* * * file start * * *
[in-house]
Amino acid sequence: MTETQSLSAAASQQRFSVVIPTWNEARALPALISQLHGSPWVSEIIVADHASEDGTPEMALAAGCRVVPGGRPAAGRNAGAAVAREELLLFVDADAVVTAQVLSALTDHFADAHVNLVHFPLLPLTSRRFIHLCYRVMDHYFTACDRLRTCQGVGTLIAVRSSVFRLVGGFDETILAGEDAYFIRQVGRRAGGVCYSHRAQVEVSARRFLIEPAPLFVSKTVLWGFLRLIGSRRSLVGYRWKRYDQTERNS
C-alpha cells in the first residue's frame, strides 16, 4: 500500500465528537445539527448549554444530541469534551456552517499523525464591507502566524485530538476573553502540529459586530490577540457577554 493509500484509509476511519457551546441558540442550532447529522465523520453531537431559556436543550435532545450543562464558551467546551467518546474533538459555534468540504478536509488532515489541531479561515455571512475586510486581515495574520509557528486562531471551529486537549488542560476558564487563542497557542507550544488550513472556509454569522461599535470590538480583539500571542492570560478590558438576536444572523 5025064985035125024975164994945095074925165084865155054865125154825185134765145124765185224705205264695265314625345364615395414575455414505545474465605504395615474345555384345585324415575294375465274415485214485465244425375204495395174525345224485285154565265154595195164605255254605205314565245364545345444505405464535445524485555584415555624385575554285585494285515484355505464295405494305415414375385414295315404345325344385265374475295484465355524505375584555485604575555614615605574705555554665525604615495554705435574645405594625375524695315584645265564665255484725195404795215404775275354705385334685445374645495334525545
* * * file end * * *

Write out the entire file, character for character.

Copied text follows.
[in-house]
Amino acid sequence: MTETQSLSAAASQQRFSVVIPTWNEARALPALISQLHGSPWVSEIIVADHASEDGTPEMALAAGCRVVPGGRPAAGRNAGAAVAREELLLFVDADAVVTAQVLSALTDHFADAHVNLVHFPLLPLTSRRFIHLCYRVMDHYFTACDRLRTCQGVGTLIAVRSSVFRLVGGFDETILAGEDAYFIRQVGRRAGGVCYSHRAQVEVSARRFLIEPAPLFVSKTVLWGFLRLIGSRRSLVGYRWKRYDQTERNS
C-alpha cells in the first residue's frame, strides 16, 4: 500500500465528537445539527448549554444530541469534551456552517499523525464591507502566524485530538476573553502540529459586530490577540457577554 493509500484509509476511519457551546441558540442550532447529522465523520453531537431559556436543550435532545450543562464558551467546551467518546474533538459555534468540504478536509488532515489541531479561515455571512475586510486581515495574520509557528486562531471551529486537549488542560476558564487563542497557542507550544488550513472556509454569522461599535470590538480583539500571542492570560478590558438576536444572523 5025064985035125024975164994945095074925165084865155054865125154825185134765145124765185224705205264695265314625345364615395414575455414505545474465605504395615474345555384345585324415575294375465274415485214485465244425375204495395174525345224485285154565265154595195164605255254605205314565245364545345444505405464535445524485555584415555624385575554285585494285515484355505464295405494305415414375385414295315404345325344385265374475295484465355524505375584555485604575555614615605574705555554665525604615495554705435574645405594625375524695315584645265564665255484725195404795215404775275354705385334685445374645495334525545